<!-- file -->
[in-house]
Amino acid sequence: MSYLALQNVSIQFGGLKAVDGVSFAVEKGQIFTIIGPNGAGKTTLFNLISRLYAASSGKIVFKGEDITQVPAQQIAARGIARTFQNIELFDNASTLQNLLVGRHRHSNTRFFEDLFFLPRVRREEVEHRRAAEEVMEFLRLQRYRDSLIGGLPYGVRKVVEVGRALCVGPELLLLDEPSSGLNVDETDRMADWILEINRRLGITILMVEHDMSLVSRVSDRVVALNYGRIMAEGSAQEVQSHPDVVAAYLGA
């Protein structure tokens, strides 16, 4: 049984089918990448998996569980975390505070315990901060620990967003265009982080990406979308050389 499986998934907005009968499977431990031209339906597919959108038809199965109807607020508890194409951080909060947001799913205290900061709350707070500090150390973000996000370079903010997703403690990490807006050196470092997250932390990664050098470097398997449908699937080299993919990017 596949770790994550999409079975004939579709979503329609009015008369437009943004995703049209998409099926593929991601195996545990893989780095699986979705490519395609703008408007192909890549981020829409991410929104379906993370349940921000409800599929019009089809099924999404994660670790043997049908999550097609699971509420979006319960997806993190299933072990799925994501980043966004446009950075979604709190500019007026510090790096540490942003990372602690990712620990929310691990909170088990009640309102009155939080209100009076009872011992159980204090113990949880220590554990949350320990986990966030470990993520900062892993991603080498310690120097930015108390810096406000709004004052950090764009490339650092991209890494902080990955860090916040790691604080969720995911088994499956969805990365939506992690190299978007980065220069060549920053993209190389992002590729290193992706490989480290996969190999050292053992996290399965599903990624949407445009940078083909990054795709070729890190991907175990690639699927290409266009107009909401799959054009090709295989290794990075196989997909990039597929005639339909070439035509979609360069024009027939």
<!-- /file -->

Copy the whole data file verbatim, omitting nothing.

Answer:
[in-house]
Amino acid sequence: MSYLALQNVSIQFGGLKAVDGVSFAVEKGQIFTIIGPNGAGKTTLFNLISRLYAASSGKIVFKGEDITQVPAQQIAARGIARTFQNIELFDNASTLQNLLVGRHRHSNTRFFEDLFFLPRVRREEVEHRRAAEEVMEFLRLQRYRDSLIGGLPYGVRKVVEVGRALCVGPELLLLDEPSSGLNVDETDRMADWILEINRRLGITILMVEHDMSLVSRVSDRVVALNYGRIMAEGSAQEVQSHPDVVAAYLGA
């Protein structure tokens, strides 16, 4: 049984089918990448998996569980975390505070315990901060620990967003265009982080990406979308050389 499986998934907005009968499977431990031209339906597919959108038809199965109807607020508890194409951080909060947001799913205290900061709350707070500090150390973000996000370079903010997703403690990490807006050196470092997250932390990664050098470097398997449908699937080299993919990017 596949770790994550999409079975004939579709979503329609009015008369437009943004995703049209998409099926593929991601195996545990893989780095699986979705490519395609703008408007192909890549981020829409991410929104379906993370349940921000409800599929019009089809099924999404994660670790043997049908999550097609699971509420979006319960997806993190299933072990799925994501980043966004446009950075979604709190500019007026510090790096540490942003990372602690990712620990929310691990909170088990009640309102009155939080209100009076009872011992159980204090113990949880220590554990949350320990986990966030470990993520900062892993991603080498310690120097930015108390810096406000709004004052950090764009490339650092991209890494902080990955860090916040790691604080969720995911088994499956969805990365939506992690190299978007980065220069060549920053993209190389992002590729290193992706490989480290996969190999050292053992996290399965599903990624949407445009940078083909990054795709070729890190991907175990690639699927290409266009107009909401799959054009090709295989290794990075196989997909990039597929005639339909070439035509979609360069024009027939």